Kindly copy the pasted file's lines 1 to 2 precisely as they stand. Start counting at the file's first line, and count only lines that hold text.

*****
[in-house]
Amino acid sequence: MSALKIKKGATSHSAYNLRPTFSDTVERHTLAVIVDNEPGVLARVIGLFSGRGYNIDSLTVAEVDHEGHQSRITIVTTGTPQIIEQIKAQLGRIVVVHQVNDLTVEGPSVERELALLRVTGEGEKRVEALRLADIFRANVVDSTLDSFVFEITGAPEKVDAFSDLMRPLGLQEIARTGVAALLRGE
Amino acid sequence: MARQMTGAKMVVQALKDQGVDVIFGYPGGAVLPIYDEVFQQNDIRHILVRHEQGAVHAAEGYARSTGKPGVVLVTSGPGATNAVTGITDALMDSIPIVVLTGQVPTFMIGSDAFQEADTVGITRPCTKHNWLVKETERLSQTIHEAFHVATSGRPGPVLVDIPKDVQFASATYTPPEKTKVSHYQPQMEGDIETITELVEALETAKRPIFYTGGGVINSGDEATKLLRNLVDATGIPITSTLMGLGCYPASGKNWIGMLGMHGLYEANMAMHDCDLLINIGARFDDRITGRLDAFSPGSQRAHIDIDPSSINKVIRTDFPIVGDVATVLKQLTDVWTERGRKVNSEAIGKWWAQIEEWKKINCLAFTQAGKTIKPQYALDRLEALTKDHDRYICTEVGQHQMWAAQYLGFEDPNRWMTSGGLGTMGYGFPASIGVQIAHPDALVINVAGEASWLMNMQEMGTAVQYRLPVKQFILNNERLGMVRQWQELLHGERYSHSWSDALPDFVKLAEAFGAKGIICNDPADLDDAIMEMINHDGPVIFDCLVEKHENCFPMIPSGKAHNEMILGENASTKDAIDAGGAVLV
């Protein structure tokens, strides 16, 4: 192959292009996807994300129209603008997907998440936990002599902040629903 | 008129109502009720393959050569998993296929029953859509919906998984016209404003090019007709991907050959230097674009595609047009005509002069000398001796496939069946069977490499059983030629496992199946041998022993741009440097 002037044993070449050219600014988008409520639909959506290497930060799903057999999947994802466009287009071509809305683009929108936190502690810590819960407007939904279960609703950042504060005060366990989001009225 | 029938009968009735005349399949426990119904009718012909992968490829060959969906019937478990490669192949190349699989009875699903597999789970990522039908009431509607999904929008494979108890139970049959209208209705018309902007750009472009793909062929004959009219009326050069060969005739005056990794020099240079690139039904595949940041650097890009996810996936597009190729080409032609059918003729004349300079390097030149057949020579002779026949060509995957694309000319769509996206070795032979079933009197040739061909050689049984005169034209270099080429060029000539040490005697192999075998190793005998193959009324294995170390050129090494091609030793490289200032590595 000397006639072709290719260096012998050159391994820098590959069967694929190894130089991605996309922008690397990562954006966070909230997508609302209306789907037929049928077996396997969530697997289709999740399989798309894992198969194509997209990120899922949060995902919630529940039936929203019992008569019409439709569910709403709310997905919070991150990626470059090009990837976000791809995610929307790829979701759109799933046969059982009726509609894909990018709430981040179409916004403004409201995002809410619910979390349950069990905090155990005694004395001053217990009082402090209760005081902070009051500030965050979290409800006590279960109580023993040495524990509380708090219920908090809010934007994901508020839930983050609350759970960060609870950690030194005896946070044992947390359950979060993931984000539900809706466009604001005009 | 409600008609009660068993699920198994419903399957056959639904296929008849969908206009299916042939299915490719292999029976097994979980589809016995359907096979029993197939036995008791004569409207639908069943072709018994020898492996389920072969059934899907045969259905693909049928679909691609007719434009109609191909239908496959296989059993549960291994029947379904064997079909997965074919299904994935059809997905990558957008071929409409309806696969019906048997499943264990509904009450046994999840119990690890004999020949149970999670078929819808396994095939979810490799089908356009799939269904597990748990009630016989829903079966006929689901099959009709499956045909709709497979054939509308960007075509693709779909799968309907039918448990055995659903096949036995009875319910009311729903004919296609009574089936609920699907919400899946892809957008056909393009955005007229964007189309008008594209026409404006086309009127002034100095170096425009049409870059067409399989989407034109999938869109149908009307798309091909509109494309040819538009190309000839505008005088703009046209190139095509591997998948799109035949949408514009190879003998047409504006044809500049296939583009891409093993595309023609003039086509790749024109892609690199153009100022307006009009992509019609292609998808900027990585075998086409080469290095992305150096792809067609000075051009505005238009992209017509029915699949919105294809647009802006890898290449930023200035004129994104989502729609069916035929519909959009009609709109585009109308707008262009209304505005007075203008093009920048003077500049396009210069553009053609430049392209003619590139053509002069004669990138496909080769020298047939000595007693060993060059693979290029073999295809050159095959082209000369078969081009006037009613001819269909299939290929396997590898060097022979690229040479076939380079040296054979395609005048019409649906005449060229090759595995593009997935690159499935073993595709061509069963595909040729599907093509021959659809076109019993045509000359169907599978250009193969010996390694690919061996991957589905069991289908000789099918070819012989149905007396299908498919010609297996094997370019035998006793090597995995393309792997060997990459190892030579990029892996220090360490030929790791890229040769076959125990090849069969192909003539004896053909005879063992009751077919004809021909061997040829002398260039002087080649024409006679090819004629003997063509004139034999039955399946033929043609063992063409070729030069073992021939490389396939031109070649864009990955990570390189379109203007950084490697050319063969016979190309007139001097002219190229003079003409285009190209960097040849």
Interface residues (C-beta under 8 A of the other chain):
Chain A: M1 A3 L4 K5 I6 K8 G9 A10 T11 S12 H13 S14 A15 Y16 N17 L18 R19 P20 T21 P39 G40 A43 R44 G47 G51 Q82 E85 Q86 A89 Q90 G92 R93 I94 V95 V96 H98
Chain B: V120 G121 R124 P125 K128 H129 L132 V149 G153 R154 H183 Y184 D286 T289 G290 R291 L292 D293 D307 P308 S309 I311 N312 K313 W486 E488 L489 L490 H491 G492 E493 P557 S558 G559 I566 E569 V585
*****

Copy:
[in-house]
Amino acid sequence: MSALKIKKGATSHSAYNLRPTFSDTVERHTLAVIVDNEPGVLARVIGLFSGRGYNIDSLTVAEVDHEGHQSRITIVTTGTPQIIEQIKAQLGRIVVVHQVNDLTVEGPSVERELALLRVTGEGEKRVEALRLADIFRANVVDSTLDSFVFEITGAPEKVDAFSDLMRPLGLQEIARTGVAALLRGE